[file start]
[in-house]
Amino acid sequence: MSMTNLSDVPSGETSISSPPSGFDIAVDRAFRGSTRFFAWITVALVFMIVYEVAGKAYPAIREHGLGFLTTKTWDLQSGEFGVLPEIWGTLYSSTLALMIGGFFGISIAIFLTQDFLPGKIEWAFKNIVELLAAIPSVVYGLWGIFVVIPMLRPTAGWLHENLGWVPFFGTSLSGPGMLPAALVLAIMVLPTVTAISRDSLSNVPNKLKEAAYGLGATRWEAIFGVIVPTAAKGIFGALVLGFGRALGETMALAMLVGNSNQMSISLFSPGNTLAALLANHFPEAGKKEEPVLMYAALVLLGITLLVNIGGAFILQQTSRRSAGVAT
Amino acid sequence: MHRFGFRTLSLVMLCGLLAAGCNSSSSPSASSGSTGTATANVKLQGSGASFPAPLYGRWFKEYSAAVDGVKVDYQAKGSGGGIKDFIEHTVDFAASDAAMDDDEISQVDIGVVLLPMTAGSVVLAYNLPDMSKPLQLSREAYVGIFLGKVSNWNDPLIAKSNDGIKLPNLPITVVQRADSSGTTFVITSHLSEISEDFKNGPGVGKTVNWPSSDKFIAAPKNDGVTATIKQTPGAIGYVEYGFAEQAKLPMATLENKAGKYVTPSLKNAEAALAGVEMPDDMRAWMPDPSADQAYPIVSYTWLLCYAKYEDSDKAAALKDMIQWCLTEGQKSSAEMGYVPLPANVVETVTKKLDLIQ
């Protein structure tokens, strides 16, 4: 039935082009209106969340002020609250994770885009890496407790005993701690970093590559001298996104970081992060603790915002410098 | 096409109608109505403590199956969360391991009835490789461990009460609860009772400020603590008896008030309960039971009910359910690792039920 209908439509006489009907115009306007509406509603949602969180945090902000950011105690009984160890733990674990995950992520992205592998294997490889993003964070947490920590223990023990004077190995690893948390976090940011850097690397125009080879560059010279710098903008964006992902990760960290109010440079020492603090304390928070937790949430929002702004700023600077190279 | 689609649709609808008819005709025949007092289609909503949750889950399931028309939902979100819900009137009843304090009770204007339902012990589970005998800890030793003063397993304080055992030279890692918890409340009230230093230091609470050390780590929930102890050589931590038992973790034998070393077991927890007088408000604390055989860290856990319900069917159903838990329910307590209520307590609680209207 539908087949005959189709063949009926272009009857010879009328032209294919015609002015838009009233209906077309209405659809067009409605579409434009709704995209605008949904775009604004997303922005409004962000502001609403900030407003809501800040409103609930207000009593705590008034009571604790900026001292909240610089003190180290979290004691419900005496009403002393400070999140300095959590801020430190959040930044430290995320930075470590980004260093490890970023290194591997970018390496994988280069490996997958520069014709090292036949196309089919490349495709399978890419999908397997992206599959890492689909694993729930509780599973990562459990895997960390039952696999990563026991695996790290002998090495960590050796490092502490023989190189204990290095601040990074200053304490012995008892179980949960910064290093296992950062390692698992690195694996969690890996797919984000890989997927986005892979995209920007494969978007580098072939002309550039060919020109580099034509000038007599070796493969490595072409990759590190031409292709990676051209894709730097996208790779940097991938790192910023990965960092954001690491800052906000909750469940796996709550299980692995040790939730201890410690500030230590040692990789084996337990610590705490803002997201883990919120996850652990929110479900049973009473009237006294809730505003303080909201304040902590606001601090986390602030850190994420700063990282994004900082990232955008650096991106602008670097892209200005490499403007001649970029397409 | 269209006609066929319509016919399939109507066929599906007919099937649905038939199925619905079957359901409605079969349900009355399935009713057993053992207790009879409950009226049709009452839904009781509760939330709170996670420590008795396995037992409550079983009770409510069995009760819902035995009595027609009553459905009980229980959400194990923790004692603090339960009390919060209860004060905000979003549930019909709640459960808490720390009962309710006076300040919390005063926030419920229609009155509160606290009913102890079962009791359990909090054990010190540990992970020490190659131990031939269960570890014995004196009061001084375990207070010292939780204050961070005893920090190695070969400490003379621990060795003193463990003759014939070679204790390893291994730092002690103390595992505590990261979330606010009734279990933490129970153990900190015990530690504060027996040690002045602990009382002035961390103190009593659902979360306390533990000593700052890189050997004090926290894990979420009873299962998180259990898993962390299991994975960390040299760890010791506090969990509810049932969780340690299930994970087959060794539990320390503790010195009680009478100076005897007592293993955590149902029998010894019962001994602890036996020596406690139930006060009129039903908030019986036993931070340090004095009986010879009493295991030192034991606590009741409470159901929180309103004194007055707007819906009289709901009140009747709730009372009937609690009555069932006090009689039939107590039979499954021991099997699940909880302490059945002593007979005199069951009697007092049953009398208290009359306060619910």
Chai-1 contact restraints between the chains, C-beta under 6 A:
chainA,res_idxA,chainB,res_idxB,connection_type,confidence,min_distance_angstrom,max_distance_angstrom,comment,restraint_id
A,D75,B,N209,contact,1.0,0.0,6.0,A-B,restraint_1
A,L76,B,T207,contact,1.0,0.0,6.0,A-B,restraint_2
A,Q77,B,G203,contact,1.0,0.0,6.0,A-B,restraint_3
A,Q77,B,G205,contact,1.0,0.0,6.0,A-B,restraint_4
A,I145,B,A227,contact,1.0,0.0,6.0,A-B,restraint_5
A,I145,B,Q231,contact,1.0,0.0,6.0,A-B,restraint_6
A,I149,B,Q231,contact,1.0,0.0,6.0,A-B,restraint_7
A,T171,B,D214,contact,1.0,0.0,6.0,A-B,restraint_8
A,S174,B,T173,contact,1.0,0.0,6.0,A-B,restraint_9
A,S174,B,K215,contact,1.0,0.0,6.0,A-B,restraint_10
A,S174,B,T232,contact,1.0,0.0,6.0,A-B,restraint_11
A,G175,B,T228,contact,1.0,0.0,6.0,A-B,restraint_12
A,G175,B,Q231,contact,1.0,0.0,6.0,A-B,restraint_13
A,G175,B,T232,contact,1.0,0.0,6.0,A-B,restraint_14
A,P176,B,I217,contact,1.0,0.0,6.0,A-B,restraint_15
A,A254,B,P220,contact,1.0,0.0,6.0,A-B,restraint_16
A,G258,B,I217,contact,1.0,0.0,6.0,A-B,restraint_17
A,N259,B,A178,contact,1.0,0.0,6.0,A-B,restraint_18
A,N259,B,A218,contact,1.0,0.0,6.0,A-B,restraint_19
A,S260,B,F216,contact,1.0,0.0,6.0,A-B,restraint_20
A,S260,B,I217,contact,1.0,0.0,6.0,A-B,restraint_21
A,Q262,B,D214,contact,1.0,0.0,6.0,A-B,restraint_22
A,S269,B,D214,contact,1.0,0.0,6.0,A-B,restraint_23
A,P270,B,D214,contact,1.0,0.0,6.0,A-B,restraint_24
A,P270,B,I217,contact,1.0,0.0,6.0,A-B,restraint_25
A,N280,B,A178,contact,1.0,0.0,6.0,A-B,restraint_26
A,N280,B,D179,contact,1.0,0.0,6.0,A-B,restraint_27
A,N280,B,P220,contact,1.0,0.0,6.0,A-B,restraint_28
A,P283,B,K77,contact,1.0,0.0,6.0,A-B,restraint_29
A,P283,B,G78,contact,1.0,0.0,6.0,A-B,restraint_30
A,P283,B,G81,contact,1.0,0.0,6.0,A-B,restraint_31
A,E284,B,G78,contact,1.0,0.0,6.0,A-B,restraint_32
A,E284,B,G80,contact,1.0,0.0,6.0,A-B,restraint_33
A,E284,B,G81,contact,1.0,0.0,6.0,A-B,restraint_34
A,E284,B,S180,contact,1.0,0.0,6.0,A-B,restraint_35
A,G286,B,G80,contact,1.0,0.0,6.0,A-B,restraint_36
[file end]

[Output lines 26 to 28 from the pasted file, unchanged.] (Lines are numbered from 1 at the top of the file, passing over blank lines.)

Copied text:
A,S260,B,F216,contact,1.0,0.0,6.0,A-B,restraint_20
A,S260,B,I217,contact,1.0,0.0,6.0,A-B,restraint_21
A,Q262,B,D214,contact,1.0,0.0,6.0,A-B,restraint_22